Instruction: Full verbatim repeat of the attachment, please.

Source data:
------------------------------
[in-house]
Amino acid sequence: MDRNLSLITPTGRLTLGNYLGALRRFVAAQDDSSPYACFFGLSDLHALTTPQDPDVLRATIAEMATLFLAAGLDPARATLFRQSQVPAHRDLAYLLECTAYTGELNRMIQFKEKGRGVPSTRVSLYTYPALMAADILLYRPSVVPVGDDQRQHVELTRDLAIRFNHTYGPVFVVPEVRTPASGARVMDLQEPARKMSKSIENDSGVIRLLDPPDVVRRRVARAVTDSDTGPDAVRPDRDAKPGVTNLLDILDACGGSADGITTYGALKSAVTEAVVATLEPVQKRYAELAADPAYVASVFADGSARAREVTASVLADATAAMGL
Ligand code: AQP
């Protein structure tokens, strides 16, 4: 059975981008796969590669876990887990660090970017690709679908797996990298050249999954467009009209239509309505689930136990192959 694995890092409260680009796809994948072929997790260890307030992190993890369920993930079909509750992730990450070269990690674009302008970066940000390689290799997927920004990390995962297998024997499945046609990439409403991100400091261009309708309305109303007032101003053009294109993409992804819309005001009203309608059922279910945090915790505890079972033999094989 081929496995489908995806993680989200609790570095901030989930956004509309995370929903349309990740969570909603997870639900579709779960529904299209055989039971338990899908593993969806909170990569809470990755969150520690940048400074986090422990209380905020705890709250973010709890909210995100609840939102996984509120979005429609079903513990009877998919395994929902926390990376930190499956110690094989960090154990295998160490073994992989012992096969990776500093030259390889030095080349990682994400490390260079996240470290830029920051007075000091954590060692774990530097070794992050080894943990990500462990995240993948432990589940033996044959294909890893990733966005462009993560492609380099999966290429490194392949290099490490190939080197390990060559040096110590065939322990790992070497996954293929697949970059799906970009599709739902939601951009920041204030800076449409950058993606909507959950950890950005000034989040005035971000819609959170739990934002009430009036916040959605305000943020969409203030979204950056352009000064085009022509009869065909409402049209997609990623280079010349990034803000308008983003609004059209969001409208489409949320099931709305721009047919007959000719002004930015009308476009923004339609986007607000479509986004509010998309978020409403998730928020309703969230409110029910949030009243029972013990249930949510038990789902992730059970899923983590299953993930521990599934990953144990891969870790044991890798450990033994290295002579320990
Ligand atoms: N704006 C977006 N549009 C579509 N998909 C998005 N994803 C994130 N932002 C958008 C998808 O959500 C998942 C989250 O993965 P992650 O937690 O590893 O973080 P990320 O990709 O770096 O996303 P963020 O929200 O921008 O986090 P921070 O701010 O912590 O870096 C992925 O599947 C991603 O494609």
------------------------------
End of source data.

[in-house]
Amino acid sequence: MDRNLSLITPTGRLTLGNYLGALRRFVAAQDDSSPYACFFGLSDLHALTTPQDPDVLRATIAEMATLFLAAGLDPARATLFRQSQVPAHRDLAYLLECTAYTGELNRMIQFKEKGRGVPSTRVSLYTYPALMAADILLYRPSVVPVGDDQRQHVELTRDLAIRFNHTYGPVFVVPEVRTPASGARVMDLQEPARKMSKSIENDSGVIRLLDPPDVVRRRVARAVTDSDTGPDAVRPDRDAKPGVTNLLDILDACGGSADGITTYGALKSAVTEAVVATLEPVQKRYAELAADPAYVASVFADGSARAREVTASVLADATAAMGL
Ligand code: AQP
């Protein structure tokens, strides 16, 4: 059975981008796969590669876990887990660090970017690709679908797996990298050249999954467009009209239509309505689930136990192959 694995890092409260680009796809994948072929997790260890307030992190993890369920993930079909509750992730990450070269990690674009302008970066940000390689290799997927920004990390995962297998024997499945046609990439409403991100400091261009309708309305109303007032101003053009294109993409992804819309005001009203309608059922279910945090915790505890079972033999094989 081929496995489908995806993680989200609790570095901030989930956004509309995370929903349309990740969570909603997870639900579709779960529904299209055989039971338990899908593993969806909170990569809470990755969150520690940048400074986090422990209380905020705890709250973010709890909210995100609840939102996984509120979005429609079903513990009877998919395994929902926390990376930190499956110690094989960090154990295998160490073994992989012992096969990776500093030259390889030095080349990682994400490390260079996240470290830029920051007075000091954590060692774990530097070794992050080894943990990500462990995240993948432990589940033996044959294909890893990733966005462009993560492609380099999966290429490194392949290099490490190939080197390990060559040096110590065939322990790992070497996954293929697949970059799906970009599709739902939601951009920041204030800076449409950058993606909507959950950890950005000034989040005035971000819609959170739990934002009430009036916040959605305000943020969409203030979204950056352009000064085009022509009869065909409402049209997609990623280079010349990034803000308008983003609004059209969001409208489409949320099931709305721009047919007959000719002004930015009308476009923004339609986007607000479509986004509010998309978020409403998730928020309703969230409110029910949030009243029972013990249930949510038990789902992730059970899923983590299953993930521990599934990953144990891969870790044991890798450990033994290295002579320990
Ligand atoms: N704006 C977006 N549009 C579509 N998909 C998005 N994803 C994130 N932002 C958008 C998808 O959500 C998942 C989250 O993965 P992650 O937690 O590893 O973080 P990320 O990709 O770096 O996303 P963020 O929200 O921008 O986090 P921070 O701010 O912590 O870096 C992925 O599947 C991603 O494609």